All the while, as I maintain my silence and hope and pray that I am making the right decisions, I feel very alone. Yes, I have friends and family that know about my goals and support me but no one is in my head, or my heart. No one really knows this feeling, this need. I know that it is impossible for anyone to completely understand, but it feels very lonely. Lonely is the welcome mat for fear, and fear is coming in. In fact, it's having its own personal wrestling match with sanity. My sanity.

No, of course I am not going to lose my mind over this. Of course I know it's the right thing to do and even if things work out much different than I plan (damn good odds there, right?) I still need to follow this road. I would much rather try than go along with something where I'm okay but not fulfilled. I can sleep at night knowing I at least tried. I can do that. It's just some days, well, it's really hard to feel like you're living on nothing but a dream.

Bred for the winner's circle

"You should have heard it, it was hilarious!"

"So they were shouting the horse's name?"

"Yes, over and over again!"

"And the horse was called 'Hoof Hearted?' "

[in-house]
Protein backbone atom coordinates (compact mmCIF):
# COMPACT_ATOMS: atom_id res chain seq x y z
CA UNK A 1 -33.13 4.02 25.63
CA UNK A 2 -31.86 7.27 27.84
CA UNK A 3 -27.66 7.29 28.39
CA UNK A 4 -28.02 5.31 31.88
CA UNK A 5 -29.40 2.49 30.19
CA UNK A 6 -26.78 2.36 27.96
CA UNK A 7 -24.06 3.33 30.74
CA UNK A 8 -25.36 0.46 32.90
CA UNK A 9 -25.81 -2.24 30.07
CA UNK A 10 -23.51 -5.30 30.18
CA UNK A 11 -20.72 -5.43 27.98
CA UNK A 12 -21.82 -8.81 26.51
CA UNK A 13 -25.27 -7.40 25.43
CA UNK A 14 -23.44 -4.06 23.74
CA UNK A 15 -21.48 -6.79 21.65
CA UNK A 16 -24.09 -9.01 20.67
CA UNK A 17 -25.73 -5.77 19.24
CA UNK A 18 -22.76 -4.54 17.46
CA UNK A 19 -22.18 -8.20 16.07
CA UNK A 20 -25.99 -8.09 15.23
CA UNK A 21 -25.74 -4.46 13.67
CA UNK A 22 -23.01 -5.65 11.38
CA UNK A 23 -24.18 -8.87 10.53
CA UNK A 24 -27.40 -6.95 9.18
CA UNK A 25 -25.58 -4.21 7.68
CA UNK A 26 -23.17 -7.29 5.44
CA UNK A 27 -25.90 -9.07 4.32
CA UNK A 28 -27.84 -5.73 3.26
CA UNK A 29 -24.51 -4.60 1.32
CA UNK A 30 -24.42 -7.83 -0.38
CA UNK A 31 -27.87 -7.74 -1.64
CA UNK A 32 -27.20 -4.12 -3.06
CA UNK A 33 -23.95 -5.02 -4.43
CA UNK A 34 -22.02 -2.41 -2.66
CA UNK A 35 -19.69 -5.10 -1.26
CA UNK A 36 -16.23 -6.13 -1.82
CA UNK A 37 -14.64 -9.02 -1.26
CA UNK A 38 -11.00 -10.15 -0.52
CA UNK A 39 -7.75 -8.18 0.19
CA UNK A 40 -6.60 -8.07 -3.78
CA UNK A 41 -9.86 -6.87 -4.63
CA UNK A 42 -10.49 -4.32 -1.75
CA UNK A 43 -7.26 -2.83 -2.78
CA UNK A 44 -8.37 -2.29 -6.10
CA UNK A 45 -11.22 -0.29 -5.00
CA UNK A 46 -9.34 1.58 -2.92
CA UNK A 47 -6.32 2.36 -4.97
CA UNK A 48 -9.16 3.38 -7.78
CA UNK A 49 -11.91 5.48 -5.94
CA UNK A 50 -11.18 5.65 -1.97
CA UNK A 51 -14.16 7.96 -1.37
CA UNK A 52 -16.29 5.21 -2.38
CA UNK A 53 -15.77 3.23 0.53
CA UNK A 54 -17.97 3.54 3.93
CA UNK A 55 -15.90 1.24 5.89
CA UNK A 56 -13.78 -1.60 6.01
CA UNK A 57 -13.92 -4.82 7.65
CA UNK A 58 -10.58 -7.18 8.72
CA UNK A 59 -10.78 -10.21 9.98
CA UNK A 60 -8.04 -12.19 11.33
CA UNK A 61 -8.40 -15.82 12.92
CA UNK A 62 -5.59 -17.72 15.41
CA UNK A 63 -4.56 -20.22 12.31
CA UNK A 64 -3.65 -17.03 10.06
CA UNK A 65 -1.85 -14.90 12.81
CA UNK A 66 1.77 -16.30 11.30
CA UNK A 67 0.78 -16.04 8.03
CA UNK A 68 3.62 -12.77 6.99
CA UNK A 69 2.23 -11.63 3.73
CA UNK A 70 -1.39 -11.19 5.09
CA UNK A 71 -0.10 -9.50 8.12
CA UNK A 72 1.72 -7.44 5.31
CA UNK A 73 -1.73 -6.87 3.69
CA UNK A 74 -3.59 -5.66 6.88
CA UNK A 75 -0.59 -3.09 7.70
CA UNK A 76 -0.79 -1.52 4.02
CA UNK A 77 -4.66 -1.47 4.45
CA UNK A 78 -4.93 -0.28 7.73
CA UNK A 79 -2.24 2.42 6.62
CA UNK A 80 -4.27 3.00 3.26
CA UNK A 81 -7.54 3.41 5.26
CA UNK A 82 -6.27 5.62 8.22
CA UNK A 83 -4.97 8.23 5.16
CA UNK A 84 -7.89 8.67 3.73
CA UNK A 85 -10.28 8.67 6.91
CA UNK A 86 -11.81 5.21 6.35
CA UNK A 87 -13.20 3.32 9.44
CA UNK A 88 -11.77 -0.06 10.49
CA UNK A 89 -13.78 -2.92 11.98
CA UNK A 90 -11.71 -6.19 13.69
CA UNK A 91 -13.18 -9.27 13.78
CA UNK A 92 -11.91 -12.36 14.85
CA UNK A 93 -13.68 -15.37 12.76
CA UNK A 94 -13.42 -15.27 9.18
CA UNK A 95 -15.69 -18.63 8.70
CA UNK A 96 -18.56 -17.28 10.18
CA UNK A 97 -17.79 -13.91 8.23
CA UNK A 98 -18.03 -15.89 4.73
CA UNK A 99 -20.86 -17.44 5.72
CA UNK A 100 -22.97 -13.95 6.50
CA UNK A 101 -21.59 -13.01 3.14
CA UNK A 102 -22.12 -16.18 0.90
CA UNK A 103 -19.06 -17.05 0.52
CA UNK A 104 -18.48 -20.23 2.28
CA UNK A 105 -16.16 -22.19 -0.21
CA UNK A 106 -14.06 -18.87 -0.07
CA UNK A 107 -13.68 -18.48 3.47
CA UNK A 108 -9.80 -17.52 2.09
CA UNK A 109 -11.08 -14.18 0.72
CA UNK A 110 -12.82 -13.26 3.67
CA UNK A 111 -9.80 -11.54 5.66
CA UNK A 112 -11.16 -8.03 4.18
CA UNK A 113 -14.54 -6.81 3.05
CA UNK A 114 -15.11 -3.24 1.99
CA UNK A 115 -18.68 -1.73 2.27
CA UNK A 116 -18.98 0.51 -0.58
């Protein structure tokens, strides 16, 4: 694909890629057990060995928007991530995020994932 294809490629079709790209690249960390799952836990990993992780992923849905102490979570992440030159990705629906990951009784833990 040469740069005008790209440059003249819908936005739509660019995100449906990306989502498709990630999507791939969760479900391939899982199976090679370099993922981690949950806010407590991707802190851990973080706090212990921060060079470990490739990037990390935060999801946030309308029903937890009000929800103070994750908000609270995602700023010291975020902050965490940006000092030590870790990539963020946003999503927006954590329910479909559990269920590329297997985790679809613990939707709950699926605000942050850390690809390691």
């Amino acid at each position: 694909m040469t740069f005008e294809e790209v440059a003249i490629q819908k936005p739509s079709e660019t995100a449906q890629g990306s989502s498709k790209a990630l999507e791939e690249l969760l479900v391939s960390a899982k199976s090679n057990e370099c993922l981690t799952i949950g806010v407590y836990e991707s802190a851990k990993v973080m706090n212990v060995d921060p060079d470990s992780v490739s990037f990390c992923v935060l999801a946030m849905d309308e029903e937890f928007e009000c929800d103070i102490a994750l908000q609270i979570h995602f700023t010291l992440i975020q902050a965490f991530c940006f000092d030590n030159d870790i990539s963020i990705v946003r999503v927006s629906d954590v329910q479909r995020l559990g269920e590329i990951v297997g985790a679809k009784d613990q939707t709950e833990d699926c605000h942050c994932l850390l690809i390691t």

"Yeah, it was ridiculous. Hoof Hearted! Hoof Hearted! Hoof Hearted! Over and over. In their big hats and Mint Juleps in hand!"

"I can't believe you were there for that."

"I couldn't believe that name."

"Yeah, that's what happens when rednecks get money."

"Funny, I was just thinking that's what would happen if anyone in our family got money."

"Same thing."


Disclaimer- I believe many good things happen when rednecks get money. I think it's a nice coincidence that most of them turn out to be entertaining.

Tuesday, August 28, 2007

Last Sunday

There were two half-brown bananas sitting on my counter and I didn't feel like working. I'd just spent the day running, running errands and running after a kid, what I needed to do is clean up after it all. But I was too distracted for that. Something in my head didn't register that 3:00 on a Sunday afternoon was really close to the end of the weekend. In my mind, I had time to spare. And everyone knows the best thing to do when you have no time for anything is to bake.